Spoiler for"...draw lines from B to X and C to X. we know these two lines are equal."

This is a flaw. The citation infers that the line BX perpendicular to AB is a right angle to CX where CX is perpendicular to AC for all triangles. While it is true that in Euclidean geometry that, except for the degenerate case where B and C are the same point, a point on the bisector of BAC will be equally distant when measured at right angles from AB and AC, the intersecting points on AB and BC are not necessarily B or C, but can be a different point or points. That is, if we select a point from AB to X at a right angle, the line segment equal in length from AC is not necessarily at point C, except when triangle BAC is an isoceles triangle. In other words, an assumption has been stated for all general triangles when it only applies to isoceles triangles where AB is equal to AC in length.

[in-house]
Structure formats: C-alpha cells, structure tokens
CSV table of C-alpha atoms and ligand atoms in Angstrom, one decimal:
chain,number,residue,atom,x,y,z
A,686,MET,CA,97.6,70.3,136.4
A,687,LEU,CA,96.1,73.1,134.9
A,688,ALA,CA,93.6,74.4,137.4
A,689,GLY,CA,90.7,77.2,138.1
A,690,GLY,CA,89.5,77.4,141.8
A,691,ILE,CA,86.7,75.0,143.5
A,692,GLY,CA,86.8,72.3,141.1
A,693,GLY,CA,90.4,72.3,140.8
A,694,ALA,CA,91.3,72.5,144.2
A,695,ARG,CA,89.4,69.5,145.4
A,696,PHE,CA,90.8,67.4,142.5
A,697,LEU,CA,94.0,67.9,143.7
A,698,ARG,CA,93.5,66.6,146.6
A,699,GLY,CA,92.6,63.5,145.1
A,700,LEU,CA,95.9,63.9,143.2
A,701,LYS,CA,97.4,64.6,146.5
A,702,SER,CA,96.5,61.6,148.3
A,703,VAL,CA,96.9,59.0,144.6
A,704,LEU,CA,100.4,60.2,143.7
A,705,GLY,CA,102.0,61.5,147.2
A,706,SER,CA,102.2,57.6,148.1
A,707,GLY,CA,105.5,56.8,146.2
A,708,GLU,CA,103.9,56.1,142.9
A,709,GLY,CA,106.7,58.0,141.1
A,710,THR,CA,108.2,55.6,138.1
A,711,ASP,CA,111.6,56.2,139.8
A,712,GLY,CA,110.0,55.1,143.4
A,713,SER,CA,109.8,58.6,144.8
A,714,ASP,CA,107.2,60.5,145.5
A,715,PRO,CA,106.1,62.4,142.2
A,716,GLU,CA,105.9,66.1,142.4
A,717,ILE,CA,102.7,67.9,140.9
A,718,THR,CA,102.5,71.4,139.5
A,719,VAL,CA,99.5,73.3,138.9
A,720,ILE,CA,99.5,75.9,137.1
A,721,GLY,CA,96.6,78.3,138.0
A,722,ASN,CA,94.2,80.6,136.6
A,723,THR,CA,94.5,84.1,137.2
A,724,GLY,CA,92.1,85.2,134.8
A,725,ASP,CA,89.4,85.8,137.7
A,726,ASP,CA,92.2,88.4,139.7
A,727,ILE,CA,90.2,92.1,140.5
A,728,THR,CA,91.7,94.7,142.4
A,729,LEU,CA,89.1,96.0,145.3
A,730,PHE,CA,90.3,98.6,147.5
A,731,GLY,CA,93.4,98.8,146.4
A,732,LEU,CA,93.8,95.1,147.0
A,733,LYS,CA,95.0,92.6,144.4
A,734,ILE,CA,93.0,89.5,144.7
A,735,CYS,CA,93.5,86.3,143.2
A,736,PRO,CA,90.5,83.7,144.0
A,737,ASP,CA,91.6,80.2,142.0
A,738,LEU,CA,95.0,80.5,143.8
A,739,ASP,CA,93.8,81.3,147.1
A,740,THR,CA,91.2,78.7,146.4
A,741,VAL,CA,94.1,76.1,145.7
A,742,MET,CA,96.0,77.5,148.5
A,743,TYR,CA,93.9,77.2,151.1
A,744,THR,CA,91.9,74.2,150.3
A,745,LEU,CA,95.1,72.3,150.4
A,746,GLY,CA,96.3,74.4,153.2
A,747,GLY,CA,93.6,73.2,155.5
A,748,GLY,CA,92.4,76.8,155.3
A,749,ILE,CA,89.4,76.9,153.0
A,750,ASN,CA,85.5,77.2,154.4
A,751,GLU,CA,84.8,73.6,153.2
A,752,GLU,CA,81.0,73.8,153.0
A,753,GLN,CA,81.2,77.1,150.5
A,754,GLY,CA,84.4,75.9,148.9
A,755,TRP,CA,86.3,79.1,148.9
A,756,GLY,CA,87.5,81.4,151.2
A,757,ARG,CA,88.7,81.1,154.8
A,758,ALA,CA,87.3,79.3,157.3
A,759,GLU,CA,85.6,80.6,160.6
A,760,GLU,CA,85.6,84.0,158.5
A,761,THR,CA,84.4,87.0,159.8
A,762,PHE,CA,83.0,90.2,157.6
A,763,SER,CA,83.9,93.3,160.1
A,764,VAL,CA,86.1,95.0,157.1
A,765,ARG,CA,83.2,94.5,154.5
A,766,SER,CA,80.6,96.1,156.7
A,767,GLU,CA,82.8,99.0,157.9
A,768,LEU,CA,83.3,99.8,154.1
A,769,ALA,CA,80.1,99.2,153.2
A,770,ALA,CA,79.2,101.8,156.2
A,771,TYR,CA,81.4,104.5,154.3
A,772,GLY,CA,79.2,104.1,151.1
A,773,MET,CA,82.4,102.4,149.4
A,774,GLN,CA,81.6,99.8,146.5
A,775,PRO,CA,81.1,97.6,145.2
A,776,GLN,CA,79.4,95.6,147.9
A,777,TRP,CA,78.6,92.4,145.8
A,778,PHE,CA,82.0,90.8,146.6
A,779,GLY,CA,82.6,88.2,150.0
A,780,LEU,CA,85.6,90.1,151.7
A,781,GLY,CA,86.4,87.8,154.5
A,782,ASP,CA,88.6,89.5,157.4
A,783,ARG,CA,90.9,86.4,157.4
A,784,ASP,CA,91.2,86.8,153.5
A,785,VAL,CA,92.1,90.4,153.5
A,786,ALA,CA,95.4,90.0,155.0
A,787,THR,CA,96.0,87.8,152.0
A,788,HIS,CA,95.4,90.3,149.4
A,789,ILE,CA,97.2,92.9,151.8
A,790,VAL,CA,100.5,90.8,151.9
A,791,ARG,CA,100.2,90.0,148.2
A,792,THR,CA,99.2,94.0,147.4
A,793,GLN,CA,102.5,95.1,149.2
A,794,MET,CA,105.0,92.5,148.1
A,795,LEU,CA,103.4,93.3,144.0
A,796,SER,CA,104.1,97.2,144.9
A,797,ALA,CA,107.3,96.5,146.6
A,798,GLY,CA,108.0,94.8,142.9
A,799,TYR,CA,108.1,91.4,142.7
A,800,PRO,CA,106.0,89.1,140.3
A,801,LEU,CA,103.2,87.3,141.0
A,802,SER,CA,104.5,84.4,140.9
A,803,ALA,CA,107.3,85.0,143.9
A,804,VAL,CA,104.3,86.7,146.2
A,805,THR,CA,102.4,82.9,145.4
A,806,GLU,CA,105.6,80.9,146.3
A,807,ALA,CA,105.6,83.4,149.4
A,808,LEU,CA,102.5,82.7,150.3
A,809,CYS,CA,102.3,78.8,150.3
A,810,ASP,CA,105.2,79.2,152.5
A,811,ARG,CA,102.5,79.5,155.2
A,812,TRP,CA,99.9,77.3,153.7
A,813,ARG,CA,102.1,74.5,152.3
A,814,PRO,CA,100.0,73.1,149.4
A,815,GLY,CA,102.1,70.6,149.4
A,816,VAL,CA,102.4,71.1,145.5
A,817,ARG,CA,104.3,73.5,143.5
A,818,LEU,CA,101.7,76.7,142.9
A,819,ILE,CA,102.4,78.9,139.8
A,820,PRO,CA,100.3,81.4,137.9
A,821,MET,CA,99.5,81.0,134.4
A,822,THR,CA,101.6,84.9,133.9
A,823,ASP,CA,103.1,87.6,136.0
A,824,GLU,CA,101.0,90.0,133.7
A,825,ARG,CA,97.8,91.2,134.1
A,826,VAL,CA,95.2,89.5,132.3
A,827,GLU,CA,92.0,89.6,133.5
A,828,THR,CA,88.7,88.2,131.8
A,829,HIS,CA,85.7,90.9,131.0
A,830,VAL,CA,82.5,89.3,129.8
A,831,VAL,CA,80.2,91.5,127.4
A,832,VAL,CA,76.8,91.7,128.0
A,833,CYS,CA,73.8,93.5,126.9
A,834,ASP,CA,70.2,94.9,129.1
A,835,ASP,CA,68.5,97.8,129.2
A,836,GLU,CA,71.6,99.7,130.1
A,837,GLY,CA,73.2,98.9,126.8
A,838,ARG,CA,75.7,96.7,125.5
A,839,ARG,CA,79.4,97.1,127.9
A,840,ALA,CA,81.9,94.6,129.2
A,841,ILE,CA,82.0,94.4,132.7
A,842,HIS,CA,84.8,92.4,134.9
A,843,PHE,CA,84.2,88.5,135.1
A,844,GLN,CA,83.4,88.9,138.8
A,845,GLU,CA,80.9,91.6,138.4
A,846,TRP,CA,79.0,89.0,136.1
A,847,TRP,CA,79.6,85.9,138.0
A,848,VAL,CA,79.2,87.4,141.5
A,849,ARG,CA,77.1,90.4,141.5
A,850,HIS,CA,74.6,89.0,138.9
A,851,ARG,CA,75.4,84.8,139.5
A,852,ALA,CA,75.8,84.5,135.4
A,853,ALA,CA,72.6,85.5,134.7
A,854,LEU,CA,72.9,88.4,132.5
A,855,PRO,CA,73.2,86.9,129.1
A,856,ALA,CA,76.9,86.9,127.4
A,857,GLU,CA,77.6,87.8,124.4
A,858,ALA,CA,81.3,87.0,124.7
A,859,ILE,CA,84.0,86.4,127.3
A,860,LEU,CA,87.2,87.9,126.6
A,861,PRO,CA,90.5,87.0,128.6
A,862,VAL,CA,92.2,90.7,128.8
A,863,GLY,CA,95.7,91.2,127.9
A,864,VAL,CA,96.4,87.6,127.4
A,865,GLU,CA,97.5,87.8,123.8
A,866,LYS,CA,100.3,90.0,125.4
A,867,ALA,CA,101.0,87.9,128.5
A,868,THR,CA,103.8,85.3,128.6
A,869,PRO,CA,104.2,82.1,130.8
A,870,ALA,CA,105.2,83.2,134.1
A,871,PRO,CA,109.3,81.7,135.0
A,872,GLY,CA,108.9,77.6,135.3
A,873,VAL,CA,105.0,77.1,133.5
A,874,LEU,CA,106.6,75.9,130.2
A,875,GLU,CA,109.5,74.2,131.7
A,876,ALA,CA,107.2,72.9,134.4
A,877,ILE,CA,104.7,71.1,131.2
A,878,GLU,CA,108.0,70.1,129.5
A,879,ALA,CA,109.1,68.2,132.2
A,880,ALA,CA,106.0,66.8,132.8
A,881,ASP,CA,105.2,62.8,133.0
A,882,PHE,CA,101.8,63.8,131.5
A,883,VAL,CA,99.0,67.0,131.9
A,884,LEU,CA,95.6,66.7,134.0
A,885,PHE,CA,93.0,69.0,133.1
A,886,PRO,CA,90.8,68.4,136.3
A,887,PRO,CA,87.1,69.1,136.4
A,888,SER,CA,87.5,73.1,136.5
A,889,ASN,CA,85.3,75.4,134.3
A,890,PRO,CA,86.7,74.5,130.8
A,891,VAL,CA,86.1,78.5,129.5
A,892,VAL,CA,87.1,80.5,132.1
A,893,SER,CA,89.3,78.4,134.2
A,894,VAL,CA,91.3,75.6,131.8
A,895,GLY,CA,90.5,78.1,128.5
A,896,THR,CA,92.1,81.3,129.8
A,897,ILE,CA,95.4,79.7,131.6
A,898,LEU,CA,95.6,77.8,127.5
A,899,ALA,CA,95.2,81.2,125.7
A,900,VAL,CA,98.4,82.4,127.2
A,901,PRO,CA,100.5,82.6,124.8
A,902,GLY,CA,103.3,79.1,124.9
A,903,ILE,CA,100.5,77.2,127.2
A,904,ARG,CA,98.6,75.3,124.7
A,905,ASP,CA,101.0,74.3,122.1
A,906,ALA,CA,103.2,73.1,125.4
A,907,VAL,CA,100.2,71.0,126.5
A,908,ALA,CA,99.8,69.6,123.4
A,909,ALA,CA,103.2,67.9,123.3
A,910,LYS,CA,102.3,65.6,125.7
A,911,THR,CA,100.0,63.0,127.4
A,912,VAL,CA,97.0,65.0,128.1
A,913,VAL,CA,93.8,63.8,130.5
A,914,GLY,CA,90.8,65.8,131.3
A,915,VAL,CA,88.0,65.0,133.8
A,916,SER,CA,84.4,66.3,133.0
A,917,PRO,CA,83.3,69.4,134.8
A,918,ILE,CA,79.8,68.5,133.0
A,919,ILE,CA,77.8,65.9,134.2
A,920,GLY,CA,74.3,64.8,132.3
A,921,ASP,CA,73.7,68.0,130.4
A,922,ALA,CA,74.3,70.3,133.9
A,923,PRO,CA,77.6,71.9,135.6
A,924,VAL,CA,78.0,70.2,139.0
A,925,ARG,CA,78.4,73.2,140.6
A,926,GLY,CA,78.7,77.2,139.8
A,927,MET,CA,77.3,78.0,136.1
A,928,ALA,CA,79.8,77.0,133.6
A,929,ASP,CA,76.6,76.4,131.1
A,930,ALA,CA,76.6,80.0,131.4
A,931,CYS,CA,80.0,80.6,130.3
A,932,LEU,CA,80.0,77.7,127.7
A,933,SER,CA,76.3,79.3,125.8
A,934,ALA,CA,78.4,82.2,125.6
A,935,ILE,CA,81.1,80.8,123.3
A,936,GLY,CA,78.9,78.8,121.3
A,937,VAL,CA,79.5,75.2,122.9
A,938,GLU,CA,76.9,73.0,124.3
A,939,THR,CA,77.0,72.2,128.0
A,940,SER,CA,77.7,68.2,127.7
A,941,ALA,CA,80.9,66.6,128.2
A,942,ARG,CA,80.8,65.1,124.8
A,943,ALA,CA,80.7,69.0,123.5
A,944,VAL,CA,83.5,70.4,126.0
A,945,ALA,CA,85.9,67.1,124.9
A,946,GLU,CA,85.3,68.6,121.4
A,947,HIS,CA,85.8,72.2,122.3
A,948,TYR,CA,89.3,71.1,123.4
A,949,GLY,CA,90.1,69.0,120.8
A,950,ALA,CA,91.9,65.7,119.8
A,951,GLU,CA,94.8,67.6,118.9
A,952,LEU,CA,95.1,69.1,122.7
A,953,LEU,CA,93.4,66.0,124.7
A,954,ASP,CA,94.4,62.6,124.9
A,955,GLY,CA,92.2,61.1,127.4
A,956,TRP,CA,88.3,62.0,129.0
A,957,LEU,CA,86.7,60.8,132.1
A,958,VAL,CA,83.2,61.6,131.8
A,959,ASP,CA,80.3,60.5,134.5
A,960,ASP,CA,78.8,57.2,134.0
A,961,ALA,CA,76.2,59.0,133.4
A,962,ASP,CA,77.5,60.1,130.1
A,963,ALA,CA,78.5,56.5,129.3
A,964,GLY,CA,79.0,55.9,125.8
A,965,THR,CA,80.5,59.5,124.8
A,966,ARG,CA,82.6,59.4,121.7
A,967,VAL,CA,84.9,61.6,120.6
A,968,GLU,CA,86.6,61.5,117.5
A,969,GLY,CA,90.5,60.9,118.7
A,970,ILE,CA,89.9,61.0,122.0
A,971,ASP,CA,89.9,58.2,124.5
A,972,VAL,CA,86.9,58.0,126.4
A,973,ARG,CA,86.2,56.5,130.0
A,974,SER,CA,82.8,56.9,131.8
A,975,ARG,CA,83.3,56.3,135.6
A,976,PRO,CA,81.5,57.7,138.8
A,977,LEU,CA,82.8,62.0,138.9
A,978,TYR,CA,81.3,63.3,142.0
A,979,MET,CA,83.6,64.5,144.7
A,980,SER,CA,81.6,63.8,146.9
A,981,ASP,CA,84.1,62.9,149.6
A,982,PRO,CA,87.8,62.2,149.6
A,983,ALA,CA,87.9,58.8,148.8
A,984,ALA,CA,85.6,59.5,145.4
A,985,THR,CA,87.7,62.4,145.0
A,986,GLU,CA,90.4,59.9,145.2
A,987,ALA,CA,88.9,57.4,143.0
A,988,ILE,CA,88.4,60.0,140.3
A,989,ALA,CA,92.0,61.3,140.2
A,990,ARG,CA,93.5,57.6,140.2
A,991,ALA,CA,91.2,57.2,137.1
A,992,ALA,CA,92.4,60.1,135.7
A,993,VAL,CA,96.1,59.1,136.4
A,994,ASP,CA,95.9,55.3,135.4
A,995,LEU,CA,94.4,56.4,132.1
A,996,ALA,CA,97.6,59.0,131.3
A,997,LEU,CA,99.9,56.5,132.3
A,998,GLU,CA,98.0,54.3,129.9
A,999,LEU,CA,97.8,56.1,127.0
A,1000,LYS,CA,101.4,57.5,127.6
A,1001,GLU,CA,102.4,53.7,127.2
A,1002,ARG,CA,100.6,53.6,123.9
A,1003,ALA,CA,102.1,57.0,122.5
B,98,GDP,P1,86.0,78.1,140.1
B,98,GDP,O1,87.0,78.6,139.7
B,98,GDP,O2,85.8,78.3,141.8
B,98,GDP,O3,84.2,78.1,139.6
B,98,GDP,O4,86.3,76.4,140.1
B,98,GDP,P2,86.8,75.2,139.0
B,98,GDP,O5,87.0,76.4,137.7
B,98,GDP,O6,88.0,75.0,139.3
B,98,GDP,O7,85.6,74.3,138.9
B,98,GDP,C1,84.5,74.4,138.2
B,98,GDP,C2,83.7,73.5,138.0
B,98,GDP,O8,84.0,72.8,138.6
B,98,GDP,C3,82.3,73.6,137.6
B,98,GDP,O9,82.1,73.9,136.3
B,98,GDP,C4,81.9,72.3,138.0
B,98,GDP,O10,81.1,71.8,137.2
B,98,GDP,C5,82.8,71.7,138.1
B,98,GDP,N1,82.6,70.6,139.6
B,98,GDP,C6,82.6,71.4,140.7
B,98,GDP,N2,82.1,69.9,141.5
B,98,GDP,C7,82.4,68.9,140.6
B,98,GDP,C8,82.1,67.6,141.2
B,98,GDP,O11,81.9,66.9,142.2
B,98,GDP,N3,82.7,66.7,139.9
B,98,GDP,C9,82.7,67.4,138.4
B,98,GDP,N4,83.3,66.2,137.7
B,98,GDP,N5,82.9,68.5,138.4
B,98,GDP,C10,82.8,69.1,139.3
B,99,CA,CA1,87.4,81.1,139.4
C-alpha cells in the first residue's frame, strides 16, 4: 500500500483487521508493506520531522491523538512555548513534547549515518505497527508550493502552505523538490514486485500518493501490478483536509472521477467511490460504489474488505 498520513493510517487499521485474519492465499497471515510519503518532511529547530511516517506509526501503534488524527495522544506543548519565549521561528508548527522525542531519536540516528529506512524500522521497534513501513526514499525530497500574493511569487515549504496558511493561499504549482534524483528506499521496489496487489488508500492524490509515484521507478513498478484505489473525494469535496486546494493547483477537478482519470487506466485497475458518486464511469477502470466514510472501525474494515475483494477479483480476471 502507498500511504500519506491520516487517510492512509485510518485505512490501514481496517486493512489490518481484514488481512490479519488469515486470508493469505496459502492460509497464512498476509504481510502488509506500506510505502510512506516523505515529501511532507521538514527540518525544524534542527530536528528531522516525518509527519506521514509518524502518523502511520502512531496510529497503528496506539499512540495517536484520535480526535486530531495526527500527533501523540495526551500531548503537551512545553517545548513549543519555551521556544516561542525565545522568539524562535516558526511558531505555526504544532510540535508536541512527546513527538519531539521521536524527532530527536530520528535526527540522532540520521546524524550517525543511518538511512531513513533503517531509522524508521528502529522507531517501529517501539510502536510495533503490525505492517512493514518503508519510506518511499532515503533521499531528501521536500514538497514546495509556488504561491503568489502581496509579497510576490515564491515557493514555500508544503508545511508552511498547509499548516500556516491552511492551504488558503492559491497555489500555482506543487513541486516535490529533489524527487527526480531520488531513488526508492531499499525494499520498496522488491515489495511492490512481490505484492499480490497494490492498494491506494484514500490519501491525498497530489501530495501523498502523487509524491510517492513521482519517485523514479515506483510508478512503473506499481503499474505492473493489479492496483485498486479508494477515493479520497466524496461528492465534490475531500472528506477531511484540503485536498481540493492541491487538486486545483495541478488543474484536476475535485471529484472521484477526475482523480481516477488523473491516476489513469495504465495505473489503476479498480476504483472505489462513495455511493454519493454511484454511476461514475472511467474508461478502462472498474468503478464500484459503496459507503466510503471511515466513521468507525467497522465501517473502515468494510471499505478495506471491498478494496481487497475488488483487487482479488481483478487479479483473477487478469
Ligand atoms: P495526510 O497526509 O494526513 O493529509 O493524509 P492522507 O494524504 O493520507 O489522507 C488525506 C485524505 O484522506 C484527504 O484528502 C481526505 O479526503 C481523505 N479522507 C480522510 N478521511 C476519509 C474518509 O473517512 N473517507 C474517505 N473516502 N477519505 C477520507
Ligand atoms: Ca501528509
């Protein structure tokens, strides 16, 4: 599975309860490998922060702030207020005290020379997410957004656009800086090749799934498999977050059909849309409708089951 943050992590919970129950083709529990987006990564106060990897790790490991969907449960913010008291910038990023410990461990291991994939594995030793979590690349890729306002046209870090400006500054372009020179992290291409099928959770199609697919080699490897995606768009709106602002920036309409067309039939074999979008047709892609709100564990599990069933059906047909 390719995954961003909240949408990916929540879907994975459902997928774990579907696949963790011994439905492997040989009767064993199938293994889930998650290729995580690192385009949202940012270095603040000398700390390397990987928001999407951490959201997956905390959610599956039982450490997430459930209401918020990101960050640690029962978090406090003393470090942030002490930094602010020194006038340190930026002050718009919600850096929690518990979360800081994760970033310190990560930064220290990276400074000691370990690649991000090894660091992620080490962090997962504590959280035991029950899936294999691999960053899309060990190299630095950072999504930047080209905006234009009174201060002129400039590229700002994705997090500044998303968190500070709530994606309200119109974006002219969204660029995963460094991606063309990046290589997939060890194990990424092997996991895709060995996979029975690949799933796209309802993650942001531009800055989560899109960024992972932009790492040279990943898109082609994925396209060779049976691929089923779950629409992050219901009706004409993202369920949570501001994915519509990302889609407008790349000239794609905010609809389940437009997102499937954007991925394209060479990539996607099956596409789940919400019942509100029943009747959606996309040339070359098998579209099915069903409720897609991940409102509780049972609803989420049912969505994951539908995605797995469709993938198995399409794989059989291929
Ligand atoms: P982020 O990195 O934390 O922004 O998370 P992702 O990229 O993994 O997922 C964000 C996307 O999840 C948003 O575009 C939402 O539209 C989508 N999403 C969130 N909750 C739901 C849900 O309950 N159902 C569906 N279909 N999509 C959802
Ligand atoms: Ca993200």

Spoiler for the reason this is wrong

... or rather, why the step made in the OP is correct is because X also lies on the perpendicular bisector of BC.